The ebullient cricketers may have made a smart impression in the first World Cup.
The first major win for India in limited-overs cricket came on the tour of Pakistan in which the visitors edged out the hosts by four runs in Quetta in 1978. But the series had a controversial end as India felt denied by the use of free bouncers by Sarfraz Nawaz when they were in a winning position in the decider.
The 1979 World Cup may have seemed more like a preparation for the four-Test series in England. The same eight-team format and 60 overs per innings was used and India had to think of New Zealand and Sri Lanka as their main threats to qualifying to the semis. Fielding what was more or less their Test side, India had a most disastrous campaign.
The reputation of the West Indies as unbeatable in the newfangled format with their free scoring batsmen and lightning fast bowlers seemed to overwhelm India in the opener. BS Chandrasekhar was not picked as a surprise bowler in the squad, but, once again, the batsmen had failed to deliver the goods and New Zealand romped home.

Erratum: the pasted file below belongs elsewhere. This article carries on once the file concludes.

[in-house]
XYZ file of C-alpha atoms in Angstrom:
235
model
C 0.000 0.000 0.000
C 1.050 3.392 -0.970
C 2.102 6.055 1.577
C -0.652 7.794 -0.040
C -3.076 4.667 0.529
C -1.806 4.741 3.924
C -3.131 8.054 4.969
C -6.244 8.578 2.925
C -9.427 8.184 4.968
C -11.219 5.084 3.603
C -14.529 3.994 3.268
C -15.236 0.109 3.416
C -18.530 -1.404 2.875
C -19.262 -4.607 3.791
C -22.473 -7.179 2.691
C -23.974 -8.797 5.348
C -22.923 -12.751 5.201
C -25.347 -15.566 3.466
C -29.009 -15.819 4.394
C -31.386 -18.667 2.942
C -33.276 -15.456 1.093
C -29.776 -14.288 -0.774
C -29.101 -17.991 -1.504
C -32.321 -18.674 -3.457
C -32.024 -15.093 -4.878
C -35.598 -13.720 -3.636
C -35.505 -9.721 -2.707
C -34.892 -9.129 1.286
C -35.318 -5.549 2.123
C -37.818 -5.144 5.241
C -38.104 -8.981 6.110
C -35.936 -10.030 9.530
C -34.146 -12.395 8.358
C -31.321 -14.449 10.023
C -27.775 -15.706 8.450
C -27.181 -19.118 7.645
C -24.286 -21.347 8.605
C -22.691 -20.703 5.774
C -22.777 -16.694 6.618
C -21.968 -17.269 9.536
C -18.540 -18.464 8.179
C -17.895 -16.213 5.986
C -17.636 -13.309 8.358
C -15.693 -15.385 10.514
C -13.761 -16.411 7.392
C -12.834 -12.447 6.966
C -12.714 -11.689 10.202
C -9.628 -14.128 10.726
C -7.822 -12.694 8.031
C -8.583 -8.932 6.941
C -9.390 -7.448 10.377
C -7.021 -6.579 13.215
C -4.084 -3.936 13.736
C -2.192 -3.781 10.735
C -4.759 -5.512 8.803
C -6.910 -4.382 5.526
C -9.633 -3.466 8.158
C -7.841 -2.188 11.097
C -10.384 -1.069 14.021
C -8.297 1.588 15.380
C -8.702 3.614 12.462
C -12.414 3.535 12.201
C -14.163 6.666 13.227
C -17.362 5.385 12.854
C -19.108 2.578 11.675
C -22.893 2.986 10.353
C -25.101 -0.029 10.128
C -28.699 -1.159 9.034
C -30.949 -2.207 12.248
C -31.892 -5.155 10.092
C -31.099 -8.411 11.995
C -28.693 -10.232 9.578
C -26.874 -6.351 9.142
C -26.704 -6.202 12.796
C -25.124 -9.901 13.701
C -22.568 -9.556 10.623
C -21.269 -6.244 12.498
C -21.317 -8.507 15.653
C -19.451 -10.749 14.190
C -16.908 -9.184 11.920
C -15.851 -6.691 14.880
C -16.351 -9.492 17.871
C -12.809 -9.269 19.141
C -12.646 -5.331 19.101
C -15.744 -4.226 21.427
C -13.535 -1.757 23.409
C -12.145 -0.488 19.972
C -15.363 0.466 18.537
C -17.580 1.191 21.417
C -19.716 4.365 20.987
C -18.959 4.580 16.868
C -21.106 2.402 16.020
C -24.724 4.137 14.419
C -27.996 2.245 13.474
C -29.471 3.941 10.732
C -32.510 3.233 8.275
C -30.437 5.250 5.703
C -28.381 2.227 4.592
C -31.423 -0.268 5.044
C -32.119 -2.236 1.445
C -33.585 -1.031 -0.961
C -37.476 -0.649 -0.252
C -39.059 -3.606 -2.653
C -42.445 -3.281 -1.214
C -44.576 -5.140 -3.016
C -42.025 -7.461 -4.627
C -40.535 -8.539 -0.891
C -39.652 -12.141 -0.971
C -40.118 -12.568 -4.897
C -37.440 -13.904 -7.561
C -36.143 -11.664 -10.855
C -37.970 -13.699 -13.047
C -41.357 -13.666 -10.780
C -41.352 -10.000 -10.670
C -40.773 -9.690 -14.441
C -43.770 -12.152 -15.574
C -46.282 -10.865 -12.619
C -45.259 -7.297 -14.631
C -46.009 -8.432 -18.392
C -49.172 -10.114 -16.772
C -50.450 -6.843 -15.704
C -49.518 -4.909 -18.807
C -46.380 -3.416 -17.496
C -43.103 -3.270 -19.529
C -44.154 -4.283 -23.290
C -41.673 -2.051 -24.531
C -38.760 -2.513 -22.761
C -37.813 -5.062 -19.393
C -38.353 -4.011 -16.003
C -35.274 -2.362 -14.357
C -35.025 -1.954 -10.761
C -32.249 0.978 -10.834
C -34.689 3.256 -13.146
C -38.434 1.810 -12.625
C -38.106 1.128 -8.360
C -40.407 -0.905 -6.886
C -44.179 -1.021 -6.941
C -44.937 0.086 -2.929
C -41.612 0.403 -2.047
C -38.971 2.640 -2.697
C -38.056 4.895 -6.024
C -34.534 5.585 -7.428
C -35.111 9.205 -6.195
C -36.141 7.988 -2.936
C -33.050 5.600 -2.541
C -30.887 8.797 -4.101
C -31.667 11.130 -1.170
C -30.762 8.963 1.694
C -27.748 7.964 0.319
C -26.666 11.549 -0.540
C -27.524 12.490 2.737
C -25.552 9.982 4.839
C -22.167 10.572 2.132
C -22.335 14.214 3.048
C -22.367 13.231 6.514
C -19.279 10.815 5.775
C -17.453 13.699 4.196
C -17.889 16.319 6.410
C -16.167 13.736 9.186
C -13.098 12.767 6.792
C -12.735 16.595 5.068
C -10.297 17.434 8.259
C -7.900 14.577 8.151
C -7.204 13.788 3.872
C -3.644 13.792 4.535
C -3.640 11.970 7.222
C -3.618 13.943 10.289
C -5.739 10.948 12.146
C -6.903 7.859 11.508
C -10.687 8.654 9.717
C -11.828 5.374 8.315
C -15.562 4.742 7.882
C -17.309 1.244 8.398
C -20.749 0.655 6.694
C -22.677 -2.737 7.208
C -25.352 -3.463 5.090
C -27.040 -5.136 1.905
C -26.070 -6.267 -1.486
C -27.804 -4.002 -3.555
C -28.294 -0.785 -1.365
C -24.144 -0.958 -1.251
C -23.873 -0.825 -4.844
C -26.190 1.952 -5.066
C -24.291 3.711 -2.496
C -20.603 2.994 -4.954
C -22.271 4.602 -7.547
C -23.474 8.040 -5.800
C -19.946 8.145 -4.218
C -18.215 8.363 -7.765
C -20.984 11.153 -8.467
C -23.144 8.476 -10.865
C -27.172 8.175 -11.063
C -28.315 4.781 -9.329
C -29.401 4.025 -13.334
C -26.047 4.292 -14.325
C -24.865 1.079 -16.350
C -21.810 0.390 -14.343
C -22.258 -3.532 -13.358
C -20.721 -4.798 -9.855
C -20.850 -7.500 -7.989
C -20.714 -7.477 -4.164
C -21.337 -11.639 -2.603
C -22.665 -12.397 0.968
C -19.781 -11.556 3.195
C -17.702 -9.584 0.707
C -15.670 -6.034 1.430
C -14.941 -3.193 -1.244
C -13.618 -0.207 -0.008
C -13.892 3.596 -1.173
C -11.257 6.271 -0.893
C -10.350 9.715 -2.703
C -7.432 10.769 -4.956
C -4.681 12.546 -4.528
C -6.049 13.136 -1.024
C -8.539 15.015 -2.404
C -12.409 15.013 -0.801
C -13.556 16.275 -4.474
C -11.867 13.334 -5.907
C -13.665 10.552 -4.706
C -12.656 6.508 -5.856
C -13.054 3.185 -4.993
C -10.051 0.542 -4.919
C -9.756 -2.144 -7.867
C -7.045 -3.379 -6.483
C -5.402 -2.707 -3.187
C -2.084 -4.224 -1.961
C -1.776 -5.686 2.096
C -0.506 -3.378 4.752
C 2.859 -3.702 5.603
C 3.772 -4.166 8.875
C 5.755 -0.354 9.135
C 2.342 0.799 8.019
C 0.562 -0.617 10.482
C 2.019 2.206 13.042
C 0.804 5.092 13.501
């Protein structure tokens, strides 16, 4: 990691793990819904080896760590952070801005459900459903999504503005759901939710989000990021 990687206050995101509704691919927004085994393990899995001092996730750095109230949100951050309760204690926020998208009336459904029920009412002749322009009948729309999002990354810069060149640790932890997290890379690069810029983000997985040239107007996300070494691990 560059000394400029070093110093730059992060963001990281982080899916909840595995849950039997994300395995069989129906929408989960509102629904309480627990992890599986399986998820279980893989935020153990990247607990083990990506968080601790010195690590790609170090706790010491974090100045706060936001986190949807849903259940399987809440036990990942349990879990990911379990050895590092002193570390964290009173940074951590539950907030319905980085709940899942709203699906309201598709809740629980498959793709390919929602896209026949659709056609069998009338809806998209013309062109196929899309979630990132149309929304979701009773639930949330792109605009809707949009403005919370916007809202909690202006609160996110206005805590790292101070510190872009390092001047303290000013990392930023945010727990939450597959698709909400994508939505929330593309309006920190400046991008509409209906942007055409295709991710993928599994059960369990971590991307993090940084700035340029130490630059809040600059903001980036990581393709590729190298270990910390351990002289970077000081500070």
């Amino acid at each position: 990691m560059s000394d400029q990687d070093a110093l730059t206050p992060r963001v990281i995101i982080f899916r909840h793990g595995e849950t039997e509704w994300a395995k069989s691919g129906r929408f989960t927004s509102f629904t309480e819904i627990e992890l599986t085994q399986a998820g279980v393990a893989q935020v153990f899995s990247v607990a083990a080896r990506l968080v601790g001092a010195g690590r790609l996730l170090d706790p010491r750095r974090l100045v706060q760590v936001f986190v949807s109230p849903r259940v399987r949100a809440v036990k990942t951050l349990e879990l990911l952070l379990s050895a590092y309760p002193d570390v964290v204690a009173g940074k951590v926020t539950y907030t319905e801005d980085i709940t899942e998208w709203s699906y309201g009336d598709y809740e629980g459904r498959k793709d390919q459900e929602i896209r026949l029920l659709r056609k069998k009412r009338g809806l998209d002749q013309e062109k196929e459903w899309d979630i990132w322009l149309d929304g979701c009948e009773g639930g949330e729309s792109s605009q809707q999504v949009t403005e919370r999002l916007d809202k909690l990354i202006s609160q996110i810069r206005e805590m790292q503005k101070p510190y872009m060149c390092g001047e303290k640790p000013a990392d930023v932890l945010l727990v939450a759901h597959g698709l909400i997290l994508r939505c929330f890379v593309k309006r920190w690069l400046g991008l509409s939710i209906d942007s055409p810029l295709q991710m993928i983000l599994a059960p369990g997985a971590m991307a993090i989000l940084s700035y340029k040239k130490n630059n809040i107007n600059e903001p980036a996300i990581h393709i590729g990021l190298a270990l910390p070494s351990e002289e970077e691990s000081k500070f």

To the shock and dismay of Indians cricket fans, Team India went down to Sri Lanka too. The ebullient cricketers may have made a smart impression in the first World Cup. They were a non-Test nation then and they surprised the cricket world in containing India and winning handsomely for their first ever LOI win and the first by an Associate Member. Duleep Mendis was man of the match even as Siddath Wettimuny and Roy Dias scored splendid half centuries. India ended 47 runs short in chasing 239 at Old Trafford on a Monday in the match that began on a Saturday.
The World Cup went to the West Indies once again, this time with a faultless performance. Pakistan had stretched them in a league game in 1975 with the West Indies squeaking home in a last wicket stand. This time they were ousted in the semi-final despite a fine stand between Majid Khan and Zaheer Abbas.
The might of the West Indians was on show in the final against England when Lord’s was bursting at the seams with a crowd of 25,000. Richards was the king of all he surveyed in a swashbuckling 138 off 157 balls (11x4, 3x6) while Joel Garner executed England with 5-38 after twice being on a hat-trick in a spell of five for 4 runs off 11 balls at the death. The world was convinced the West Indies could not be beaten.